Attacks on two tankers in the Strait of Hormuz made headlines this morning. Iranian state controlled media showed images of a pillar of smoke rising from one ship and reported that Iranian vessels had rescued the crew of one vessel.
The two ships involved are the Frontline tanker Front Altair and the chemical taker Kokuka Courageous. Front Altair is managed by Wilhelmsen subsidiary International Tanker Management. Kokuka Courageous is managed by Bernard Schulte Shipmanagement.
Amid a welter of sometimes conflicting reports, London based maritime security specialist Dryad Global today released this initial analysis.
“Reports indicate that two vessels transiting the Strait of Hormuz in South Easterly course were attacked, in an incident which is still being investigated. The two vessels involved have been identified as the crude oil tanker Front Altair and the chemical tanker Kokuka Courageous. Front Altair is Marshall Islands flagged, and Kokuka Courageous Panama-flagged. The Front Altair is believed to be carrying 75,000 tons of Naptha originating from Abu Dhabi’s ANDOC. The Kokuka Courageous is believed to be carrying methanol, originating from Saudi’s Sabic and also Qatar. Front Altair’s speed is reported to have dropped from 12 kts at 0205 UTC, to 2.7 kts at 0321 local time, indicating the time of incident. Reporting indicates that a distress signal was reportedly sent by the vessel Hyundai Dubai at 0612UTC on behalf of the Front Altair. Kokuka Courageous’ speed is reported to have dropped from 14 kts at 0133 UTC, to 0.2 kts at 0620 UTC with a distress signal being received at 0700 UTC. Front Altair’s position when it lost speed significantly was at N 25° 26’ 27.13, E 057° 23’ 18.42, at 0248 UTC.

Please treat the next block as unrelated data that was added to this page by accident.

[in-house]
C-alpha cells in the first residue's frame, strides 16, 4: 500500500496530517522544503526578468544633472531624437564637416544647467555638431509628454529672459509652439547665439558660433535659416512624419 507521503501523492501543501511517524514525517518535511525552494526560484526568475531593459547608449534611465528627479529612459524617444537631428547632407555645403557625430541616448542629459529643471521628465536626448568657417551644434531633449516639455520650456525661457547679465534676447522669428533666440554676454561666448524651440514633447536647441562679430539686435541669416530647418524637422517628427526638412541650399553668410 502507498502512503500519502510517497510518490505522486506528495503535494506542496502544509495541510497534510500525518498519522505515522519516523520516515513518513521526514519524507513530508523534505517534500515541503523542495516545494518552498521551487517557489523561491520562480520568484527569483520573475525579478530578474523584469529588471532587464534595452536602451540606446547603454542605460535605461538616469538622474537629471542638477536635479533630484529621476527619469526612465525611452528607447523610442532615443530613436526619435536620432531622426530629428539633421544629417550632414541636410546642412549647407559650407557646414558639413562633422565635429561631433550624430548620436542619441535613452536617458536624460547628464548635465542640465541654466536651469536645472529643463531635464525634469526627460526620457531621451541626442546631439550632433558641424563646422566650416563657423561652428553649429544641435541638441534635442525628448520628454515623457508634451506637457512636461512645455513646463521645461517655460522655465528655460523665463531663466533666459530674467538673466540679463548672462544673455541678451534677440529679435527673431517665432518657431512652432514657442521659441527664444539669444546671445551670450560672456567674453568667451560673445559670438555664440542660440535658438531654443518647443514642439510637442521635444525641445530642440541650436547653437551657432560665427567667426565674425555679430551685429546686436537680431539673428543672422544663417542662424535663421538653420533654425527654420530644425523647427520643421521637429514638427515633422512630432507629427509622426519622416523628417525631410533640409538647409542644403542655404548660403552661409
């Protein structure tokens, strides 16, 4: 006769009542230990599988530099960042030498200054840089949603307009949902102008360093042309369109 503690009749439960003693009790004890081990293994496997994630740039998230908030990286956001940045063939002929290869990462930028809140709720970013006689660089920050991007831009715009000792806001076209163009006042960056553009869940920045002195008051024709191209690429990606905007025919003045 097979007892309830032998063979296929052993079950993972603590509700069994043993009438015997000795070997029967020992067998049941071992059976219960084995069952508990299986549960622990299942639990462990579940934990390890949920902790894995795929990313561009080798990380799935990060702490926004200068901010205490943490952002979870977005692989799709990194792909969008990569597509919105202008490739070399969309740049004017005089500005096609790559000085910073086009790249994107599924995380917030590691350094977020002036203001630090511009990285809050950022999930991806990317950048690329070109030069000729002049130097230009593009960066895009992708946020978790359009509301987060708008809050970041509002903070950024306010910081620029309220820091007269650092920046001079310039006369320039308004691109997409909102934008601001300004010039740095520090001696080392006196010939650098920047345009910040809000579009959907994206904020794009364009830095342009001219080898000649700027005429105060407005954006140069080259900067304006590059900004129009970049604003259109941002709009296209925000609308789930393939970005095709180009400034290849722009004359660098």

“Front Altair was believed to be fully laden when the attack took place, resulting in a large fire and the crew being forced to abandon ship. Reports indicate that the cargoship Hyundai Dubai aided in the rescue effort.